February 06 2013
My alarm clock goes off at 6am, which makes me
unpopular. Even worse, I reset it to 6.30am, and then again to 7am. I am a
great believer in the early bird getting the worm, but sometimes find it easier
said than done. I quickly gather my boxing kit, boil myself an egg and jump in the
car to drive to Kensal Road.
Clay O’Shea, my trainer, operates a word-of-mouth, invitation-only boxing class that has become something of a religious experience for the small group of us who turn up on a weekly basis. Only recently, Clay was putting Tom Hardy through his paces for his forthcoming blockbuster Mad Max, which has just finished filming in Namibia. Clay has a ring and eight bags in a corner of the Roger Gracie Jiu Jitsu Academy. The gym oozes spit-and-sawdust character. Pictures of Muhammad Ali, Joe Frazier, Sonny Liston, Alan Minter, Henry Cooper and the obligatory film poster of Rocky are taped to the walls. Compliments from Clay are few and far between. I had one before Christmas, when after a particularly bruising session he told me my balls had dropped. More recently, he said: “When you started you couldn’t break an egg.” Which presumably means I now can, so that’s good.
It is all over in an hour and I hurtle back home to shower and change. Today I am running around all over the place. I head straight to meet a great friend, Lucan Toh, at the Dean Street Townhouse. Lucan is one of the most exciting entrepreneurs I know. I simply love chatting to people who are out there doing things. As John Lennon put it: “Life is what happens when you are busy making other plans” – we both subscribe to that mantra. We talk through his latest project, a film called Having You. I have a vested interest: I put a very small amount of money in because one of my best friends, Andrew Buchan, is playing the lead role, alongside Anna Friel, Romola Garai and Phil Davis. It launches at the Berlin International Film Festival next week, so we are very excited – although Andy won’t be there because he is in LA with his wife, Amy Nuttall, who last week won a Screen Actors Guild Award for Downton Abbey.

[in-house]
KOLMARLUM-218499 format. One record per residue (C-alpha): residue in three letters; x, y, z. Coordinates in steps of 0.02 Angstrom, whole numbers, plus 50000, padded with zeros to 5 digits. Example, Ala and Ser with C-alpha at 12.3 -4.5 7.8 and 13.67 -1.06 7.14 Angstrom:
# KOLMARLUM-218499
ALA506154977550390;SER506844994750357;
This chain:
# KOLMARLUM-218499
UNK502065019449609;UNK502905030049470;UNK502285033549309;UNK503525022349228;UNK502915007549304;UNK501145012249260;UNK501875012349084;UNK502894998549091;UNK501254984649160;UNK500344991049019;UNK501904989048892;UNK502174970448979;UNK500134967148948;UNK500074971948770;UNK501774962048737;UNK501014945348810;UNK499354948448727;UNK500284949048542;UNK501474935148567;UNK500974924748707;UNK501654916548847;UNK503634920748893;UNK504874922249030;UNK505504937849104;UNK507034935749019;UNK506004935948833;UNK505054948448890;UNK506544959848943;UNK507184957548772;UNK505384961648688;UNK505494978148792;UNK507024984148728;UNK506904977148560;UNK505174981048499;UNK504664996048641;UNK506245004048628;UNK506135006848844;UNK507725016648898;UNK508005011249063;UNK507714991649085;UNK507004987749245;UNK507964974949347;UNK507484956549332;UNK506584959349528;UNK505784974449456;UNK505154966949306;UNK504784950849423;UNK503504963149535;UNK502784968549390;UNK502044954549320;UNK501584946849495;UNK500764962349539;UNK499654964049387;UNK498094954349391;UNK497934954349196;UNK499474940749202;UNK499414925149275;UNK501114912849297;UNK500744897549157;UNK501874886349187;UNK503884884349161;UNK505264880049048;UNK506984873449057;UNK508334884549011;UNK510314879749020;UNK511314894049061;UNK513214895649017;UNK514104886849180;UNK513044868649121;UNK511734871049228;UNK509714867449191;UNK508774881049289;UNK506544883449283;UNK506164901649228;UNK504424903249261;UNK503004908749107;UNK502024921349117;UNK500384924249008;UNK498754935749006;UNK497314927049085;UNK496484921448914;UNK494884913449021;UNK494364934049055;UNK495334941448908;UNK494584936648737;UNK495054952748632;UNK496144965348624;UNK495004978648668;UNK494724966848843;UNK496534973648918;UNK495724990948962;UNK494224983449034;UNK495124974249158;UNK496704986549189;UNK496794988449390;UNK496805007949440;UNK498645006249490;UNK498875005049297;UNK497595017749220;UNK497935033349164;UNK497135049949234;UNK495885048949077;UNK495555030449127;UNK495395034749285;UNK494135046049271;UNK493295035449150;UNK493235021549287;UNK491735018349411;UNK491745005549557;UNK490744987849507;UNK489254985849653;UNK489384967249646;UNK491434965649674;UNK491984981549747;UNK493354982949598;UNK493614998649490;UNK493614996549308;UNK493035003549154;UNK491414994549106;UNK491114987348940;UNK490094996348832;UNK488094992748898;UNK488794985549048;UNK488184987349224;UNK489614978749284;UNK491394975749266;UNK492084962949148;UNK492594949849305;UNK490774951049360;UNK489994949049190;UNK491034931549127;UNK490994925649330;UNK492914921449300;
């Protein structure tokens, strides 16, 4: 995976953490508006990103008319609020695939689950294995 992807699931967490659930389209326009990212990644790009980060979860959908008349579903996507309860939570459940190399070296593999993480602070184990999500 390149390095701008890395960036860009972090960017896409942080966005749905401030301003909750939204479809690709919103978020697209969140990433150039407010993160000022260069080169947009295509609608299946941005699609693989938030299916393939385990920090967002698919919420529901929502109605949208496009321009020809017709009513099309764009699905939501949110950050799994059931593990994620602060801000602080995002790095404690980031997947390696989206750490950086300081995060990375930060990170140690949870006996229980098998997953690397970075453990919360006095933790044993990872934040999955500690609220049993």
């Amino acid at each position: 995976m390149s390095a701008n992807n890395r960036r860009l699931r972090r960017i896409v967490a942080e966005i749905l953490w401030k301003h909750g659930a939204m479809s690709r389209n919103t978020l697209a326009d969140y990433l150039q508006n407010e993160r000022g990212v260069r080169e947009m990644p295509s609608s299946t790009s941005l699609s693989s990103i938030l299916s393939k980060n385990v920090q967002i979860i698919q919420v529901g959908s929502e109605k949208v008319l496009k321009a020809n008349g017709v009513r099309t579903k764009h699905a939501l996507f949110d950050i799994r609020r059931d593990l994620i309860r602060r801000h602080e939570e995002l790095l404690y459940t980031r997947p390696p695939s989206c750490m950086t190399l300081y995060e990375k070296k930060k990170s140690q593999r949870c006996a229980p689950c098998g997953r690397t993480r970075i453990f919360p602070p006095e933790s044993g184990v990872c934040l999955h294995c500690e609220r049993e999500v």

One of the joys of working in central London is that you can walk everywhere, and I adore soaking up the sights and smells as one weaves through the cobbled streets of Soho and Mayfair. I swap Dean Street for Dover Street, where I am being bought lunch by some of the team from the Swiss private bank Lombard Odier, who we work closely with. I’ve found them to be by far and away the most enlightened bank out there. For the past seven years we have hosted a fabulous party for The Breeders’ Cup, which we televise live, last year at The Savoy’s Lancaster Room, over an incredible dinner. I was thrilled that Lombard Odier sponsored the event last November, and both parties are looking forward to doing more together.
I have a couple of meetings in the office mid-afternoon, but leave at 4.30pm so that I can help with bath-time. At times like this my life seems to bear resemblance to that of Tony Soprano in HBO’s all-time classic The Sopranos, where Tony is constantly juggling work and family. I loved that show, to such an extent that I think I was clinically depressed for a year after it ended.
My wife and I pass like ships in the night this evening. I hold the fort while she does a Zumba class up the road, before she returns the favour as I have dinner with Nick Angel in our local pub, The Anglesea Arms near Ravenscourt Park. Nick is one of the UK’s premiere music supervisors, having been responsible for many of Working Title’s best films, including Bridget Jones's Diary and Love Actually. He also publishes the Ivor Novello and Mercury Music Prize winners Elbow. Nick is a fellow Clay O’Shea disciple. Over the most delicious shepherd’s pie and a bottle of Sangiovese, Nick talks me through Save the Children’s amazing funk and soul event that takes places in March, which he is on the committee of. Last year it was themed A Night of Blues, and with support from Samantha Cameron and Helena Bonham-Carter raised a staggering £1.1m.